We have decided that our stud will be ready to go to the rodeos next year, and consequently, we think we would do better with AI than our current live cover program. We have collected him several times but the Dummy at the vetís is in a very tight little breeding room and it tends to cramp his style. He is a much more aggressive breeder at the vetís than he is at home. We would like to build him a dummy at home in a wider space that he is the only stud to breed with hopes that my sweet stallion will learn that he can treat the dummy with the same respect that he gives his mares. I know the dummy set up at the vetís works for him but it's not the best, so as I go shopping, or start working on plans for a phantom, I was wondering what other people are using.
I have a commercial slant ended phantom, which works very well. However, I wish it had "hips." My stallion was apparently taught not to hold the mare with his teeth and tends to constantly "grasp" with his front legs. Quite frankly, he does this whether he's breeding a phantom or live mare. I tend to brace my elbow against the phantom to give him a little support. Probably not the best idea, but it works for us .
If I were building my own from scratch, I would probably try to add some hips to the design... JMO.
The "slant-ended" mounts (those that have one side at the back end angled vertically with the intention of allowing a lesser deflection of the penis from the central line) have, in our experience, a greater tendency to cause stallions to "climb" the mount toward the head end, rather than staying at (or toward) the back end. We suspect that this is related to a stallion's desire to have more abdominal support, which is reduced with having only a half-width of the mount present at the very back. While this may work well for some stallions (who don't climb), we tend to discourage this design when building a mount because of the large number of stallions that we have seen that do climb because of it. In Barbara's case, it may well be that the "grasping" she is seeing in her stallion is also as a result of the lack of abdominal security (all stallions grasp with their front legs, but we have noted some with this design mount almost perform a swimming butterfly stroke with the front legs when grasping as they try to climb the mount).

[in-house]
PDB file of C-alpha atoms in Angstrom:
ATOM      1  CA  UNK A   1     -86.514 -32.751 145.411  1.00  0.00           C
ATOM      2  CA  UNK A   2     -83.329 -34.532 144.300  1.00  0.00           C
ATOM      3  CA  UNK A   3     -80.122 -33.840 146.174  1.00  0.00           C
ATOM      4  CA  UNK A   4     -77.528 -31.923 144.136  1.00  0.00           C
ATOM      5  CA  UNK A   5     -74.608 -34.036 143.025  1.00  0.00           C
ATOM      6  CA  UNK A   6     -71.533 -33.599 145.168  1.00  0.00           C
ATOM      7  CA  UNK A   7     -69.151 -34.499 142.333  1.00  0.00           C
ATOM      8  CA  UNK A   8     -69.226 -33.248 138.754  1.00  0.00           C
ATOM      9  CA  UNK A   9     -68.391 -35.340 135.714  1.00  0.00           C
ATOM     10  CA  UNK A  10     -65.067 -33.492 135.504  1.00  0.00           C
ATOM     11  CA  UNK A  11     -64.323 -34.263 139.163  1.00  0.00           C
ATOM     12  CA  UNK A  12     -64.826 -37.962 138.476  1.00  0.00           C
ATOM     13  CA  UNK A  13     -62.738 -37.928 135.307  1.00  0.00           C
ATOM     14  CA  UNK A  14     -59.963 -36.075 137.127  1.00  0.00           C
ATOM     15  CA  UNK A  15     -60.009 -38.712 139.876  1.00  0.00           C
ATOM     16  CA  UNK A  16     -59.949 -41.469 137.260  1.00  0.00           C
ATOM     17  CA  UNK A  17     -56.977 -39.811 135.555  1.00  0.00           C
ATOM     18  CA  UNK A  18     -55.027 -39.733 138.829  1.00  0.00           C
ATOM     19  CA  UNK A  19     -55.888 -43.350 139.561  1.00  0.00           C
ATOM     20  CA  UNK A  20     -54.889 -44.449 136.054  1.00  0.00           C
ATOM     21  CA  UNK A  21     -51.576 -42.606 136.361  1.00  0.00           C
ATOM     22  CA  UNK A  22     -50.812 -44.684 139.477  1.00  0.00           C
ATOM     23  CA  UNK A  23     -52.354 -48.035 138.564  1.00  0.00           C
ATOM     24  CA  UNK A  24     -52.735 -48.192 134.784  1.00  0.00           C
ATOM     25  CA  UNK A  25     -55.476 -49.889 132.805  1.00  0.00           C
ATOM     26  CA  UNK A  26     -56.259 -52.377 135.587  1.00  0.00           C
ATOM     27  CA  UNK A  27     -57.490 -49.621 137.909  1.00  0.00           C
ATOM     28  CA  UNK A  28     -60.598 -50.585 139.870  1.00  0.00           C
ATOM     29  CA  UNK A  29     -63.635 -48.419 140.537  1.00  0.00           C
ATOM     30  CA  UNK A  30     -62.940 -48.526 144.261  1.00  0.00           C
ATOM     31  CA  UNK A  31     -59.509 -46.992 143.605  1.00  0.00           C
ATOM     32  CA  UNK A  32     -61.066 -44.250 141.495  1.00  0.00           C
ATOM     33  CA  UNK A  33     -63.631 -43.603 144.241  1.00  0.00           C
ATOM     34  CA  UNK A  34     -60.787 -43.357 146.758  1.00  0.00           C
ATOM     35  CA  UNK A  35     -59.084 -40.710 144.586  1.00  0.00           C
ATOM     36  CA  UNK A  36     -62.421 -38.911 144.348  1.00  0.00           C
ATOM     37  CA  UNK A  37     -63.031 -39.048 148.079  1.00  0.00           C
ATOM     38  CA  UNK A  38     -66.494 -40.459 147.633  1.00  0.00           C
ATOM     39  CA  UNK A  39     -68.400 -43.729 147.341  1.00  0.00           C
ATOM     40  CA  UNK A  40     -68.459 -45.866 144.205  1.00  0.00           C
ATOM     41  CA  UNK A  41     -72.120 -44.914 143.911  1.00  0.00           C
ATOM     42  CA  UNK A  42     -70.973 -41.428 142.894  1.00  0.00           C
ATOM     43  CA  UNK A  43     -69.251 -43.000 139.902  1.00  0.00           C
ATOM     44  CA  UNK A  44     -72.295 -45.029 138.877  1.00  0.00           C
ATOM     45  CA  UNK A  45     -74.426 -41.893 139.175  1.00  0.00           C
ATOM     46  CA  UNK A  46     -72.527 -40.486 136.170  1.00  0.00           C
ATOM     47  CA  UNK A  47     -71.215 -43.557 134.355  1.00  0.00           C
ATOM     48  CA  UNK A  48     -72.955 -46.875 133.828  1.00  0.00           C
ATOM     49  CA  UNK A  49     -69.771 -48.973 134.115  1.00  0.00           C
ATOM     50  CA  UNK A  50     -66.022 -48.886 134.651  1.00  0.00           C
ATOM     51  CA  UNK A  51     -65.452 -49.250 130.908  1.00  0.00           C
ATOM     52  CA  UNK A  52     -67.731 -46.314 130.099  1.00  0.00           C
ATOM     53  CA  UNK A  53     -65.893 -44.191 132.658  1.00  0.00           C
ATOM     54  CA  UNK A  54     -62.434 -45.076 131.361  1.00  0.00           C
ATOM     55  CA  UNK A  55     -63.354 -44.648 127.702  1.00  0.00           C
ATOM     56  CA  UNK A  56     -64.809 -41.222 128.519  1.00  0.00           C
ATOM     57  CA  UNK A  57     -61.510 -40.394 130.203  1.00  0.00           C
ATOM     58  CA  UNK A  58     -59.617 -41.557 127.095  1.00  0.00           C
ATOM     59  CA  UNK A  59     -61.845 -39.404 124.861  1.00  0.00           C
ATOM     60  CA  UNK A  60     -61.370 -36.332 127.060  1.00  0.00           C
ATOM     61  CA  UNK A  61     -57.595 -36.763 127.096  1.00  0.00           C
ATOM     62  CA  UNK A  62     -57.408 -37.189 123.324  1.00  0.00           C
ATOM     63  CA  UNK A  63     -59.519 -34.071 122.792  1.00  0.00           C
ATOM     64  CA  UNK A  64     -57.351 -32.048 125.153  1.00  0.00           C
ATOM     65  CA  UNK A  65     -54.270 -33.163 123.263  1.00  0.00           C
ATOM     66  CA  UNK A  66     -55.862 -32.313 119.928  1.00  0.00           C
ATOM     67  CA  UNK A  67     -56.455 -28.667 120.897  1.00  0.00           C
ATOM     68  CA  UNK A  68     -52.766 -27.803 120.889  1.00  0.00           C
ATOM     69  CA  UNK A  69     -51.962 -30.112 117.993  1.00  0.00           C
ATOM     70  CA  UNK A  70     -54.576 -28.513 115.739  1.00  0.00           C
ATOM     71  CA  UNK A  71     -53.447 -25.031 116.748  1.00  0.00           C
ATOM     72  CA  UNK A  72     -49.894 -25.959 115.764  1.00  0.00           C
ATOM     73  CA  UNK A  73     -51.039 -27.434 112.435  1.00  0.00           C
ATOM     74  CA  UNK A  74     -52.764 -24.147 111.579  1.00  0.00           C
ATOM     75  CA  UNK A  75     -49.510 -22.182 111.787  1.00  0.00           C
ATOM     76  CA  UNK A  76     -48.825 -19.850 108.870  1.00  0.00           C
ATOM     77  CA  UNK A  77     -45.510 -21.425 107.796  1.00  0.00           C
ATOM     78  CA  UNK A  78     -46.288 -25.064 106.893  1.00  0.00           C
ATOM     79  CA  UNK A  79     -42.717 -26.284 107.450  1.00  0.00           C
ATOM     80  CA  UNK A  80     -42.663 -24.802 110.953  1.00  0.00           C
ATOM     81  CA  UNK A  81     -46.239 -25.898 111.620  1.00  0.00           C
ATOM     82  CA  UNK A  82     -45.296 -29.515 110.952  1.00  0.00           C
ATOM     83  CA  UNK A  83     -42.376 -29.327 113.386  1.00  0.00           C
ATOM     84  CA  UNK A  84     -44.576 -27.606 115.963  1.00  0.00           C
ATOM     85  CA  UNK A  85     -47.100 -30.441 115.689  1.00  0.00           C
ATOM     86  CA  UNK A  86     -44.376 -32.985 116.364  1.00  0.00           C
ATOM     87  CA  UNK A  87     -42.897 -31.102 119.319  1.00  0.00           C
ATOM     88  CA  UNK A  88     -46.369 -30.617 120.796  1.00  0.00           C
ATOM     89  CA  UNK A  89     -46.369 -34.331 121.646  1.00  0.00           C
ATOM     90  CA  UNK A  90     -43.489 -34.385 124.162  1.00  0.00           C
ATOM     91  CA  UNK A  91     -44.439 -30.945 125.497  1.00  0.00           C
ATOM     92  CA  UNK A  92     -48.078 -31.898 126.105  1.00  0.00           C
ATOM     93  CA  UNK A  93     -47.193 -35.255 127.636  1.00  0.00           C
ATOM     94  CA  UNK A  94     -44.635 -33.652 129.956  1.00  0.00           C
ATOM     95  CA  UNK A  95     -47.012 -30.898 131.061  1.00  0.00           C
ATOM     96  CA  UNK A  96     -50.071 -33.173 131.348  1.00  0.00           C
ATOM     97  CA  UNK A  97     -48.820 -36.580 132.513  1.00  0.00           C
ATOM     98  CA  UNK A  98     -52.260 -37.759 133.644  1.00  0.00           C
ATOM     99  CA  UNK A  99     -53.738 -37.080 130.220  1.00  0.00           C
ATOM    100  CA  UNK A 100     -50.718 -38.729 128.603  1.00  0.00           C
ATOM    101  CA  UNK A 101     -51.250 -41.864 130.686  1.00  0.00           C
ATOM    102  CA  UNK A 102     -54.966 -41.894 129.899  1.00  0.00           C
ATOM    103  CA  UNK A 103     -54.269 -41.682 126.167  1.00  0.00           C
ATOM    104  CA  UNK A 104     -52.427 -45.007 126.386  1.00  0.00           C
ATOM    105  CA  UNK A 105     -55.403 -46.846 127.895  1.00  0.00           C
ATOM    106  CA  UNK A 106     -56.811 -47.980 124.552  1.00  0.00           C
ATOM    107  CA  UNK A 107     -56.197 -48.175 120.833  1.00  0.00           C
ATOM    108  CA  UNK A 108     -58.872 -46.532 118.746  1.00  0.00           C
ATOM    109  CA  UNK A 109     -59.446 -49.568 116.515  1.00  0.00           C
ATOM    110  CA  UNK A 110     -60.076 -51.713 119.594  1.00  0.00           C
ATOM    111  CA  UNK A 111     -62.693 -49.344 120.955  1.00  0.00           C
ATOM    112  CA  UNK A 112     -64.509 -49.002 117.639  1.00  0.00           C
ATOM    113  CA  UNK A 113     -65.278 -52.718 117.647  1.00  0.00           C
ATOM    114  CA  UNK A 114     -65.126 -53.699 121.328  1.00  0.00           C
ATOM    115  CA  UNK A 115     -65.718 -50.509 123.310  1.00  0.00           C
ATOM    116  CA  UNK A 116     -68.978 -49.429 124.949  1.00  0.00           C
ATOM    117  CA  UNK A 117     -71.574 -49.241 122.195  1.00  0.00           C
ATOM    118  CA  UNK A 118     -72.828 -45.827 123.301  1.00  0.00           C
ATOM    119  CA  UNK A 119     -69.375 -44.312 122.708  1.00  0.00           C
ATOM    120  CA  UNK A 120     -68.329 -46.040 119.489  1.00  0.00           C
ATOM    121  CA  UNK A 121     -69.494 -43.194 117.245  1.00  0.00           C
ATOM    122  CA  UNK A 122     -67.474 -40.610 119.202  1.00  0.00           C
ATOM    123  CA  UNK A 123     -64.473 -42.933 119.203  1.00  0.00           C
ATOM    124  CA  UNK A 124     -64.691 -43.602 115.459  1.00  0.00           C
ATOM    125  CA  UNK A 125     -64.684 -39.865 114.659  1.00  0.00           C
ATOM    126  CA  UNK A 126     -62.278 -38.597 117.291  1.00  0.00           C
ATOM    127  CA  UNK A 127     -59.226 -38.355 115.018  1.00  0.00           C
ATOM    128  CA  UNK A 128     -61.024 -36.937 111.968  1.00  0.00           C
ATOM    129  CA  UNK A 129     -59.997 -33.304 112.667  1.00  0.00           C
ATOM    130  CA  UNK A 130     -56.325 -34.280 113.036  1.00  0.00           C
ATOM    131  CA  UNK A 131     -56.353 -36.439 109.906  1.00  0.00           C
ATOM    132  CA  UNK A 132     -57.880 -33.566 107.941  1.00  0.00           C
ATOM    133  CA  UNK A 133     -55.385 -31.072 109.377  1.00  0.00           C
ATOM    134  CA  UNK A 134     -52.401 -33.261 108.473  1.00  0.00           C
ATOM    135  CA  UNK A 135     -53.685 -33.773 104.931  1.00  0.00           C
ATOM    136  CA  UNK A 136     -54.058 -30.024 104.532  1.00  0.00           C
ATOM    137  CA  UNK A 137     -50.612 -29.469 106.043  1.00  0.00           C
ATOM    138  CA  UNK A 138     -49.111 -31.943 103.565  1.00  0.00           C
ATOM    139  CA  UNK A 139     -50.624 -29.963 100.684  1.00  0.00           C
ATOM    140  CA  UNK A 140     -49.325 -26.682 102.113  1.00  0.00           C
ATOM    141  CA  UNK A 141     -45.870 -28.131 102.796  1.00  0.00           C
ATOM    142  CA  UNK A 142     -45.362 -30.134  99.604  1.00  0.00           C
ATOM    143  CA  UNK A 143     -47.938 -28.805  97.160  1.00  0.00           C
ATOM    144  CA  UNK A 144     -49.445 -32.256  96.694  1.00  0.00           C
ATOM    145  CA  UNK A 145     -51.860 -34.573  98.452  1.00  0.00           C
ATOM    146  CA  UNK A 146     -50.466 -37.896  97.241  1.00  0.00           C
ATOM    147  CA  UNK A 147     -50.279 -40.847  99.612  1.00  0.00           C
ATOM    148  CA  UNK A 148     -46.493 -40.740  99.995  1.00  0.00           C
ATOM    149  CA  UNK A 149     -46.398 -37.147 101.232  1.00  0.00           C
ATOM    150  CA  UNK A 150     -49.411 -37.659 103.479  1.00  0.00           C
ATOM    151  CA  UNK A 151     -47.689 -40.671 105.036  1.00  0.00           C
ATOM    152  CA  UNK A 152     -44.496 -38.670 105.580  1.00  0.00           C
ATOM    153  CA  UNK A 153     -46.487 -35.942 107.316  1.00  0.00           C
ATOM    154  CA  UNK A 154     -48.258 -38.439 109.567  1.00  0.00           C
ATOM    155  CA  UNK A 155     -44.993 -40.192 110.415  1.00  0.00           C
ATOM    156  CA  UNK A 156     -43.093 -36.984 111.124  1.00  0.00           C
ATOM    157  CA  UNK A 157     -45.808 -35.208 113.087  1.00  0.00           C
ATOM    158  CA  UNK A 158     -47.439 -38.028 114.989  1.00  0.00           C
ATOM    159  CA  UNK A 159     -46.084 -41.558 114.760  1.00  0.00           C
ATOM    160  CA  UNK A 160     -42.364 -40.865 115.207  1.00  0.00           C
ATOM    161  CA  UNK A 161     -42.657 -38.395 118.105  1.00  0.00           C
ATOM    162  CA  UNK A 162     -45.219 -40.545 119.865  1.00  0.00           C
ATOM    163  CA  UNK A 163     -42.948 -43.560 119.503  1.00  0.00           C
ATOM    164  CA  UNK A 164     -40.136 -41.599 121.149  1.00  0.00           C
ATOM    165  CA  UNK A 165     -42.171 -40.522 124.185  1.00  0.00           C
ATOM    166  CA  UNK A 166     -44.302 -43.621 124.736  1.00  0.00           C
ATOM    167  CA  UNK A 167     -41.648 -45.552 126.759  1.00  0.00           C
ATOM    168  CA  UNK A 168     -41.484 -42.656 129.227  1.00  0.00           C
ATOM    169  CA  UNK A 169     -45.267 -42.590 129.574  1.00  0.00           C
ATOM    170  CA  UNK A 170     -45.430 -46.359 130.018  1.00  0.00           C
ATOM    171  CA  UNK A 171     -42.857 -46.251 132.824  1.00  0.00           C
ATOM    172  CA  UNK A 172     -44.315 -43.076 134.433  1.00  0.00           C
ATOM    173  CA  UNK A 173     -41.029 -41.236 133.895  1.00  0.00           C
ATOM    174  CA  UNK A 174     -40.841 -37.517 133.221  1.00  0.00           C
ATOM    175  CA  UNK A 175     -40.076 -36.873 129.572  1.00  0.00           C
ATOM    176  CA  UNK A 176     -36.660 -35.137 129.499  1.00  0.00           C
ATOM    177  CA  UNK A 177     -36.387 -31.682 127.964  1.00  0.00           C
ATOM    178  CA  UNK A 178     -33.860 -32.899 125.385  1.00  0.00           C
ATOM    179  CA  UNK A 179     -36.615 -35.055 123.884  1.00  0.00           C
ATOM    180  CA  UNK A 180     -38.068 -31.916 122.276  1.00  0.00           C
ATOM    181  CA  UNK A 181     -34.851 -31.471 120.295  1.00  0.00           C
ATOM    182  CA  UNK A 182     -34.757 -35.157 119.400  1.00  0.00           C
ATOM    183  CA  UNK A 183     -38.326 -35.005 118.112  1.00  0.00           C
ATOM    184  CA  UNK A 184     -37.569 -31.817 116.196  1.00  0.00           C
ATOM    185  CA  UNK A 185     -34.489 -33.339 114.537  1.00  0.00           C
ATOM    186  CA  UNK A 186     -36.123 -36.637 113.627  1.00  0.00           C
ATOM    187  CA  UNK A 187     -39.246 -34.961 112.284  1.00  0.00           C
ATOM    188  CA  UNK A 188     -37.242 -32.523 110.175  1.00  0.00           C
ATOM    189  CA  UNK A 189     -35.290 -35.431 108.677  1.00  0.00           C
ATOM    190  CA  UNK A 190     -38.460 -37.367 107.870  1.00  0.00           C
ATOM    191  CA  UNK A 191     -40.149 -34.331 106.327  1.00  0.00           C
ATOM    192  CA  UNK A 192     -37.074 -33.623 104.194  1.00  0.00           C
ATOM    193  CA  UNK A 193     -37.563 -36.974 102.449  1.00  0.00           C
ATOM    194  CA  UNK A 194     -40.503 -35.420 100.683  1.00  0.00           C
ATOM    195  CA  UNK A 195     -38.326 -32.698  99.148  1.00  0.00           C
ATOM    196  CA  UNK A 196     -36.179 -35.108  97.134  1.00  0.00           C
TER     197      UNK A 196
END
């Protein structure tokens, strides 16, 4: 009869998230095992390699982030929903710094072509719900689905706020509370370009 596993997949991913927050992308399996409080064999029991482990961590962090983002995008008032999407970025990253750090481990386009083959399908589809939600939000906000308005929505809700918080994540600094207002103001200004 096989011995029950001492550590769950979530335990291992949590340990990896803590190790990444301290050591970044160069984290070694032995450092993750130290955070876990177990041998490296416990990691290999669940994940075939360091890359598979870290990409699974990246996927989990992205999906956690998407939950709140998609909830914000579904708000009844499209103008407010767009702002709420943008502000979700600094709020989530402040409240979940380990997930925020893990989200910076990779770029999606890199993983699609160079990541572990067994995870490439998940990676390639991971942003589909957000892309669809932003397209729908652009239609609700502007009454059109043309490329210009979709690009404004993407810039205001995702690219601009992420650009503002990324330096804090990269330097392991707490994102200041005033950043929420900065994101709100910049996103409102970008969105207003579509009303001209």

Yes, it's most frustrating and concerning as he is throwing those front legs around the whole time I am collecting. He also tends to move in toward me, rather than staying right behind the phantom. Your explanation would make sense regarding that also. He's moving around, looking for more support.
In the past, I have done a lot more collecting than live cover. He's 17 this year, and just bred live occasionally. I noticed when he bred a mare live, he tended to have the same practice. This year it's different... most is live cover. The last two times he bred live, I was pleased to see that he did finally "cover" the mare, rather than standing behind her trying to stay on. Standing behind her resulting in him sometimes not staying close enough, and requiring a couple of attempts. He gets really aggitated over that. By "cover" I mean that he laid more of his weight on her, relaxing a little more to the point that his head was laying on the side of her withers, rather than remaining above her. I think he had learned, from the phantom, to grasp for support and didn't trust that the mare would support him, until he had more time to experiment with breeding them live.
I built the Power Pole to the specs that Jos provided. I have collected stallions on it ranging from 12.2 up to 16hh. The little welshie had no trouble with it all
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